The role, status, and treatment of women is one of the major issues confronting the military today. This volume provides a range of perspectives on the magnitude of concerns, the sources of problems, how issues might best be addressed, and the future for women in the armed services. It is based on a special issue of the journal Gender Issues, supplemented with additional contributions from leading scholars.
Historical and theoretical perspectives are provided by Lorry M. Fenner and Jean Bethke Elshtain. Fenner focuses on the role of women in the military since 1940, and argues for broader inclusion of women as well as other groups that have previously been restricted from full participation. Elshtain analyzes the extraordinary ability of war to draw both women and men into civic life, and observes how it calls forth and establishes a sense of particular identity for both men and women.
Critical views are provided by other scholars. Laura L. Miller examines the feminist movement's insistence on full participation in combat units. Former Army chaplain Marie deYoung provides qualitative and quantitative data on military readiness and unit cohesion in mixed gender units. Leading military scholars (Mady W. Segal, David R. Segal, Jerald G. Bachman, Peter Freedman-Doan, and Patrick M. O'Malley) review national surveys comparing male and female high school seniors' responses to surveys conducted on questions about their propensity to enlist. Male-female differences are also addressed by Judith Hicks Steihm, who looks at the opinions each group has about the capabilities and performance of women. She finds differences by rank on questions as to how hard female soldiers work as compared to male soldiers and whether women are ready for combat duty.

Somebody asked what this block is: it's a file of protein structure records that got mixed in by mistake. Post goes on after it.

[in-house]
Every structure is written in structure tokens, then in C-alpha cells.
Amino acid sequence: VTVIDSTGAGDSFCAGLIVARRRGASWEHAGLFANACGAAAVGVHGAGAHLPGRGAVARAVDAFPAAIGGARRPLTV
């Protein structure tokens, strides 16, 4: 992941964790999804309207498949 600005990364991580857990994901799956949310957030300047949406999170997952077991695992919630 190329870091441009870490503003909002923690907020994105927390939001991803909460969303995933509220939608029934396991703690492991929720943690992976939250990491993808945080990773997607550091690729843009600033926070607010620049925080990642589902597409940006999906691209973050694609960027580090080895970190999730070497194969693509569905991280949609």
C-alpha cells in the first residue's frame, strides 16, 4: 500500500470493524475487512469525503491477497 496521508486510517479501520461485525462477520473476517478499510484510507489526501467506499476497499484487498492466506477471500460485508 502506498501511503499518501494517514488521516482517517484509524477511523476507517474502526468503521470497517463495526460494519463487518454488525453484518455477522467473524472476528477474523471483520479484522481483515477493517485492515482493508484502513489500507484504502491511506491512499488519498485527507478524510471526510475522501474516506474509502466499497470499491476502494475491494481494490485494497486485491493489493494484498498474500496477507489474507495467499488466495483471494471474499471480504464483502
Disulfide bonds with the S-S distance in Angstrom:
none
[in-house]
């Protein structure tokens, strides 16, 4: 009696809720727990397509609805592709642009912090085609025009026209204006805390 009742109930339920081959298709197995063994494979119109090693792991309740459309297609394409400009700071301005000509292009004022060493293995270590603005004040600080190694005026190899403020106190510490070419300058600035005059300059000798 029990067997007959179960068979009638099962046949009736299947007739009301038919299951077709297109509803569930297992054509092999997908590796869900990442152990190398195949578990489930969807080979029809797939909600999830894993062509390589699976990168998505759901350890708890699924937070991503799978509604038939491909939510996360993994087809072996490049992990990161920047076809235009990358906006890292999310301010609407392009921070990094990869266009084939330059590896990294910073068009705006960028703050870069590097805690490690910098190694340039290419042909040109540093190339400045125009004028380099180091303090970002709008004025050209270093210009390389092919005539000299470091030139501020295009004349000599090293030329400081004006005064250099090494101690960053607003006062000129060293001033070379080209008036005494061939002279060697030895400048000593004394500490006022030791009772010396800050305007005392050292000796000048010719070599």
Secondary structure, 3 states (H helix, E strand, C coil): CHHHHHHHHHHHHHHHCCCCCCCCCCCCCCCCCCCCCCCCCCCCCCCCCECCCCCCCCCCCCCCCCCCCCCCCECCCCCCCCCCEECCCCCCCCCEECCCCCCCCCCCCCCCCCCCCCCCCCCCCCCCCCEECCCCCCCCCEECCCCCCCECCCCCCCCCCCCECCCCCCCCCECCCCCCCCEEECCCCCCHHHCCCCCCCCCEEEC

Historically, the military has provided minorities equal opportunity. Brenda L. Moore and Schulyler C. Webb examine whether or not this is still perceived to be the case in today's Navy. They focus on different perceptions by women and men, and by African American women in particular. Finally, William O'Neill examines whether the post-cold war downsized military will find women soldiers more or less important. Drawing upon social science research, historical data, and contemporary opinion surveys, Women in the Military is a cutting-edge assessment of a major gender issue in the United States. It will be valuable to researchers in women's studies, as well as those teaching courses in sociology, history, and military studies.
Rita James Simon is University Professor in the School of Public Affairs and the Washington College of Law at American University. She is the editor of Gender Issues and author of The American Jury, the Insanity Defense: A Critical Assessment of Law and Policy in the Post-Hinkley Era (with David Aaronson), Adoption, Race and Identity (with Howard Alstein), In the Golden Land: A Century of Russian and Soviet Jewish Immigration, Social Science Data and Supreme Court Decisions (with Rosemary Erickson), and Abortion: Statutes, Policies, and Public Attitudes the World Over.